: ADB to continue support for ‘Build, Build, Build’ under Bongbong Marcos admin

13 June 2022

By Neil Arwin Mercado |

MANILA, Philippines — The Asian Development Bank (ADB) will continue supporting the Philippine government’s “Build, Build, Build” program under the administration of President-elect Ferdinand “Bongbong” Marcos Jr.

ADB President Masatsugu Asakawa said this Monday as he met with Marcos Jr. at the president-elect’s headquarters in Mandaluyong City.

“I assured President-elect Marcos of ADB’s strong commitment to supporting his administration’s development priorities,” Asakawa said in a statement.

“ADB is working closely with the government, development partners, and the private sector to support infrastructure investment, including projects under the government’s ‘Build, Build, Build’ program; promote sustainable agriculture development and food security; and invest in Filipinos’ welfare,” he added.

Aside from the infrastructure sector, Asakawa said the ADB is also ready to support the Philippines in addressing climate change as well as programs in the education and health sector.

“As we prepare for our next country partnership for 2024-29, we will be exploring opportunities with the incoming administration’s priorities on climate change action to support a resilient and green economic recovery, climate smart transportation, and continuing investments in education, vocational skills training, employment programs, health promotions, and social protection,” Asakawa said.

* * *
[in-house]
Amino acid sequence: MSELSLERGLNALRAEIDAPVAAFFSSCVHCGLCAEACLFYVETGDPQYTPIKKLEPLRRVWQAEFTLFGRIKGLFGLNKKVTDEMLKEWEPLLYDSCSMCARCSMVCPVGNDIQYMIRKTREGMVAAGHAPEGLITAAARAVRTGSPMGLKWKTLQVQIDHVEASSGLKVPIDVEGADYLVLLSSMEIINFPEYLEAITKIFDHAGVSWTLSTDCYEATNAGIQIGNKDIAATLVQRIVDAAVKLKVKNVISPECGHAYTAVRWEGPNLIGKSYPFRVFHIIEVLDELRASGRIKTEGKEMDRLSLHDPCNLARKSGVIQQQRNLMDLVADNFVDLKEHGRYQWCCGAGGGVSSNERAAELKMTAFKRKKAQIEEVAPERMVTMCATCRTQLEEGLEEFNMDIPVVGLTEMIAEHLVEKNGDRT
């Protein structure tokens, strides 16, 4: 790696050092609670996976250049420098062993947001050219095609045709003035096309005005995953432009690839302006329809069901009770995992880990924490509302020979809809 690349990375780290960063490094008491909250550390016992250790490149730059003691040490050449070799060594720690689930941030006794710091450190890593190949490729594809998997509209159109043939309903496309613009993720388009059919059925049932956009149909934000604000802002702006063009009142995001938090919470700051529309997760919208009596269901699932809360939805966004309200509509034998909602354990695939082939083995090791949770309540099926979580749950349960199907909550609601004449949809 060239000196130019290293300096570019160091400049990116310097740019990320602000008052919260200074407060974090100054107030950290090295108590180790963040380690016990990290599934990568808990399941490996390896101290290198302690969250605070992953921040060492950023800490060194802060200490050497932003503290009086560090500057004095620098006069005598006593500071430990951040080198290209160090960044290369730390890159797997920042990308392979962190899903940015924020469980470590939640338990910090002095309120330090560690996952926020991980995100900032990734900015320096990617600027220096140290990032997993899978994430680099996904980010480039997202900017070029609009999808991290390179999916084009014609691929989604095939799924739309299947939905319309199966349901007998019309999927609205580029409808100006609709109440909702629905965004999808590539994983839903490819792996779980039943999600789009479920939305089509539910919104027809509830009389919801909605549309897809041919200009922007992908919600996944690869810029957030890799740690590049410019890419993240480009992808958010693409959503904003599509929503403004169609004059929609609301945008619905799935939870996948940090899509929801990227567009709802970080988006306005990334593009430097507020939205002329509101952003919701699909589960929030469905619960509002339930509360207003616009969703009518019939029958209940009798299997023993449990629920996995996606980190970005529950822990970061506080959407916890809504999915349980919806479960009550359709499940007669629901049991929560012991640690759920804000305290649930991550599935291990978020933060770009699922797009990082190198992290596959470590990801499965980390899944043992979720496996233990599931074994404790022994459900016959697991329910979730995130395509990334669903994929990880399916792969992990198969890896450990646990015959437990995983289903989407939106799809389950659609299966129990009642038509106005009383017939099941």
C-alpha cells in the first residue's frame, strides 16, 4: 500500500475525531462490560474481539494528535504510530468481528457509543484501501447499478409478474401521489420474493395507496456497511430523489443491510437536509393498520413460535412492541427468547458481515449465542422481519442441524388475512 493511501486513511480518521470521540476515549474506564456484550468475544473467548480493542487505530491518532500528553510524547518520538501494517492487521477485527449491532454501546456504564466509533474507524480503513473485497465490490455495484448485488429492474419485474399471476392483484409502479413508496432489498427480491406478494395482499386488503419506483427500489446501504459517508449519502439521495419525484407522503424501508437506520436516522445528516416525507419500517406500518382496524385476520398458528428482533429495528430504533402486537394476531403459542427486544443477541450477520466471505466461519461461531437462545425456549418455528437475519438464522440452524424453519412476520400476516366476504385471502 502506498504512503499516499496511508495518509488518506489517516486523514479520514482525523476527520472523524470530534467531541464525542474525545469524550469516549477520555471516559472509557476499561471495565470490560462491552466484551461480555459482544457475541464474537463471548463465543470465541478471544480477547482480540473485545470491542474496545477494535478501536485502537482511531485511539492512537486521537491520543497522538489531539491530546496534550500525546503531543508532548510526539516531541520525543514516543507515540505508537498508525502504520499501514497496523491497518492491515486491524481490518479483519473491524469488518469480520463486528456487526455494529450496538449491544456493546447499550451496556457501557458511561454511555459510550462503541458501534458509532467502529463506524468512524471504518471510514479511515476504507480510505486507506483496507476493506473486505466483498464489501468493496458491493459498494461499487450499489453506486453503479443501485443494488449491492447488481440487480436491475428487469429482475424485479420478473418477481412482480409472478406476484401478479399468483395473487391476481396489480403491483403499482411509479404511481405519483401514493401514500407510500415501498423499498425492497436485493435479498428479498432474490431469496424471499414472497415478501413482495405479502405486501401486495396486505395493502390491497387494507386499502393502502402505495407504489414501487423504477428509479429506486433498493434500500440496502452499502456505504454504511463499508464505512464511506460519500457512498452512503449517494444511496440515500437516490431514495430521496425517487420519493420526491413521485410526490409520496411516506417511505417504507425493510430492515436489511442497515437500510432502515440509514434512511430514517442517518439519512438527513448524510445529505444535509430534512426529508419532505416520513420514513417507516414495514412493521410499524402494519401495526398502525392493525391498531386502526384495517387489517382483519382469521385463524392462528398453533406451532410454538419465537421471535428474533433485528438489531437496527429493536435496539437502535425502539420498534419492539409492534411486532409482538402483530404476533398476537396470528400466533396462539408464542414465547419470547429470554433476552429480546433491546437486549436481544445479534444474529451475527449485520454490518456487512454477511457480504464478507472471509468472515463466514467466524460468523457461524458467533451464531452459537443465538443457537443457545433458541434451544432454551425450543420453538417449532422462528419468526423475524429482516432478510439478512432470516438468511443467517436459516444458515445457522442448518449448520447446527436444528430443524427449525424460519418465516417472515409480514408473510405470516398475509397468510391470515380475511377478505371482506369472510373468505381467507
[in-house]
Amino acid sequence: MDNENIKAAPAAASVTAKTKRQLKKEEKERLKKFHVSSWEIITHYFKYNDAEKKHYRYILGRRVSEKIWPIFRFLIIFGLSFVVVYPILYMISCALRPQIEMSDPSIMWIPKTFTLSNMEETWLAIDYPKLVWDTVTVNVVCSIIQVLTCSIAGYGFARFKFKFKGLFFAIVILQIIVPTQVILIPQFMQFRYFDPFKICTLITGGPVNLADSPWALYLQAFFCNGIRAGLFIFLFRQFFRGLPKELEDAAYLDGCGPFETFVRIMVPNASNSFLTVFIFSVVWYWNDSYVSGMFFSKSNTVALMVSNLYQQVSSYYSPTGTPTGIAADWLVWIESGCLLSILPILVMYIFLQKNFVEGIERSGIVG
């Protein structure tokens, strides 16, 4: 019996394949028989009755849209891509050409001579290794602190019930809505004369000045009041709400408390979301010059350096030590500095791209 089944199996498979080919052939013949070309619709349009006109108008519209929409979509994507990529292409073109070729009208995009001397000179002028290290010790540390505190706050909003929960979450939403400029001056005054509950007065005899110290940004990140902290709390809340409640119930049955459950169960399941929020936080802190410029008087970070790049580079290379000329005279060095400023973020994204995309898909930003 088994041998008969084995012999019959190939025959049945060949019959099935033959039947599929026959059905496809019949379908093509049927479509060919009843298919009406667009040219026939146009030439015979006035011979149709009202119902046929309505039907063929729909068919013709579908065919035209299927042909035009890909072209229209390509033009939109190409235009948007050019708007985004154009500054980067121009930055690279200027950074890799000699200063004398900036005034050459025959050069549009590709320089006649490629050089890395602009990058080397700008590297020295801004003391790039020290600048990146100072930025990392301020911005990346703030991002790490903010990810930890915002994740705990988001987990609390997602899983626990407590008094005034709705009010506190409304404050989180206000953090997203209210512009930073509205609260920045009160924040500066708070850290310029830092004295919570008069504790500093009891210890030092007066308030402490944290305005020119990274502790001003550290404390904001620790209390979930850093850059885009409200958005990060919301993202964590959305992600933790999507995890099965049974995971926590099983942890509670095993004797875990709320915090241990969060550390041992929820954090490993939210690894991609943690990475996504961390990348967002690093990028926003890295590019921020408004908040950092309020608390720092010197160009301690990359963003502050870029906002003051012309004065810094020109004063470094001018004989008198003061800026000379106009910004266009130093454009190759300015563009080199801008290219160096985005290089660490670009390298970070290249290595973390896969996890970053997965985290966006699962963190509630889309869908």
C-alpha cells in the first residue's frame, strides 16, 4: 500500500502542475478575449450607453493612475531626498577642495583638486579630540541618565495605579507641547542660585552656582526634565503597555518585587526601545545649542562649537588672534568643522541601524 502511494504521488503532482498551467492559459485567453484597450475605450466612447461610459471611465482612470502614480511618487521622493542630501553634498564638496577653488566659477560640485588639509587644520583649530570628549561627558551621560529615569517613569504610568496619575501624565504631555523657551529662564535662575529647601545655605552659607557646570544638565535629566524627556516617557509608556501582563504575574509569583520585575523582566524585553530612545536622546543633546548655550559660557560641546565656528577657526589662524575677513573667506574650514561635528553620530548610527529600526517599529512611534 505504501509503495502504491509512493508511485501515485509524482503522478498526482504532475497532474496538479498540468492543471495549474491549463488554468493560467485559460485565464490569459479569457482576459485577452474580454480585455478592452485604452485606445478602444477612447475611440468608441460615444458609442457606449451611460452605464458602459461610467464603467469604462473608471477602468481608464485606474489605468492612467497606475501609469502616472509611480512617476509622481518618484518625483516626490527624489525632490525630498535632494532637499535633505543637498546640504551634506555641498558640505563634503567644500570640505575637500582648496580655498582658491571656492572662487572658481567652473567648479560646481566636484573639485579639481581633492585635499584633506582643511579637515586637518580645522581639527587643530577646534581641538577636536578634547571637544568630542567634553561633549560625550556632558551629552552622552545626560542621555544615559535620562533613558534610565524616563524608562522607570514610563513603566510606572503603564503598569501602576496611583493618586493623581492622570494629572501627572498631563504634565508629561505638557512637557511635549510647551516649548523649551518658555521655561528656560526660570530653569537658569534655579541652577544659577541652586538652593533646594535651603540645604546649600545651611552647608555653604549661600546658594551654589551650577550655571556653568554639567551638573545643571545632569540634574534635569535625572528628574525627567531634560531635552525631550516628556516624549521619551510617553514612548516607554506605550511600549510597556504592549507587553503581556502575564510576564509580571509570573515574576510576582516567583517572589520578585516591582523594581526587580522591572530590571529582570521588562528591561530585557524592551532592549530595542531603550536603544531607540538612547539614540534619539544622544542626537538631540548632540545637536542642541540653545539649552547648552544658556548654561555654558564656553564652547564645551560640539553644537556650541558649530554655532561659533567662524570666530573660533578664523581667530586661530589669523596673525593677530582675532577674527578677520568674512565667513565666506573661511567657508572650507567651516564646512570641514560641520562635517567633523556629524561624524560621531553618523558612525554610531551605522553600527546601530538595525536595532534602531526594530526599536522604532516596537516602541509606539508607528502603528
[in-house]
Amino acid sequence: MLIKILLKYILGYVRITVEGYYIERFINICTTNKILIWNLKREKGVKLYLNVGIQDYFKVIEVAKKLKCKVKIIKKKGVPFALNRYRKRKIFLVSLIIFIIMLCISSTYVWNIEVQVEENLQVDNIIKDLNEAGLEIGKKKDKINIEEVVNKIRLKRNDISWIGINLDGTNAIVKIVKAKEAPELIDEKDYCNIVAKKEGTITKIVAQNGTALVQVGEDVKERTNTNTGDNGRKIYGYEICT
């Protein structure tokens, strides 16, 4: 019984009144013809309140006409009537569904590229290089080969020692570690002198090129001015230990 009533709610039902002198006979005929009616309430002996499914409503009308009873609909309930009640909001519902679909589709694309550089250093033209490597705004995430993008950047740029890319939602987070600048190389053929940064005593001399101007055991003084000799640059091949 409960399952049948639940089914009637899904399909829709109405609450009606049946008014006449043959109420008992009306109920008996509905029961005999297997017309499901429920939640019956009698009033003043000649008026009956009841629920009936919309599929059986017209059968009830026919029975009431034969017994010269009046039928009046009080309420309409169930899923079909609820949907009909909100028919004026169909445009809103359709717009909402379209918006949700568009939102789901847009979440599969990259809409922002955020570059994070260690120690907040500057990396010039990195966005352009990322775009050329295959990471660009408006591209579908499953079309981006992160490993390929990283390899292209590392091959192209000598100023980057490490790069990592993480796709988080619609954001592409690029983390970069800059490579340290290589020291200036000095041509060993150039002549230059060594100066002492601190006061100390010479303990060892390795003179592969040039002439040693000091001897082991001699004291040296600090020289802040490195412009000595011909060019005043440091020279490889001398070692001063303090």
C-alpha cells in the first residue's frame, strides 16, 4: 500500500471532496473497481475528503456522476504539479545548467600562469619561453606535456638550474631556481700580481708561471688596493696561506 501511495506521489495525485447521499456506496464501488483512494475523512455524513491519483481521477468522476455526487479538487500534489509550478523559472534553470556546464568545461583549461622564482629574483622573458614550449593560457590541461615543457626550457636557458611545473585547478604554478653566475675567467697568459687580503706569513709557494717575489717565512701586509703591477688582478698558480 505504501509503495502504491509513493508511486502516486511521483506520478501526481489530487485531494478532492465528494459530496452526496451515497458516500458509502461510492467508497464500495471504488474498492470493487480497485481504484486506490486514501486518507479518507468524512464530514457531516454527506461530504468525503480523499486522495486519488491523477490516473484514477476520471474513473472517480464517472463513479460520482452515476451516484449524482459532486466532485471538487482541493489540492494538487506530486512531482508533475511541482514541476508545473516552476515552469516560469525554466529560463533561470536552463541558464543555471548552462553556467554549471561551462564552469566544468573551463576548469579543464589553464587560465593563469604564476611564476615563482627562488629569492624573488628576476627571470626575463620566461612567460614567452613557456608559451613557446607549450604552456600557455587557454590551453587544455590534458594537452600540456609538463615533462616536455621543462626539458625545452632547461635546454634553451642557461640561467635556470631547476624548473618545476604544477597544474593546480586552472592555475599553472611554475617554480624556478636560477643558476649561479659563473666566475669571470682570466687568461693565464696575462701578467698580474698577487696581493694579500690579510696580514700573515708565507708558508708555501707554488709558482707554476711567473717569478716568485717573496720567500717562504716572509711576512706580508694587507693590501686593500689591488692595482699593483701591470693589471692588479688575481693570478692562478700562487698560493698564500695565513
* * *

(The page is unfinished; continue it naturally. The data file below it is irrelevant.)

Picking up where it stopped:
Asakawa likewise invited Marcos Jr. to attend ADB’s 55th annual meeting in September as a guest of honor.

“We look forward to working closely with the new administration to ensure the meeting is an effective venue for proactive, solutions-oriented discussion around the key development challenges and opportunities in our region,” Asakawa said.

ADB’s 2021 annual report showed that it extended to the Philippines a total of $2.79 billion in financial assistance last year, the fifth-biggest among its member countries.

Of this amount, $2.23 billion are low-interest loans—the second largest after India’s $4.6-billion.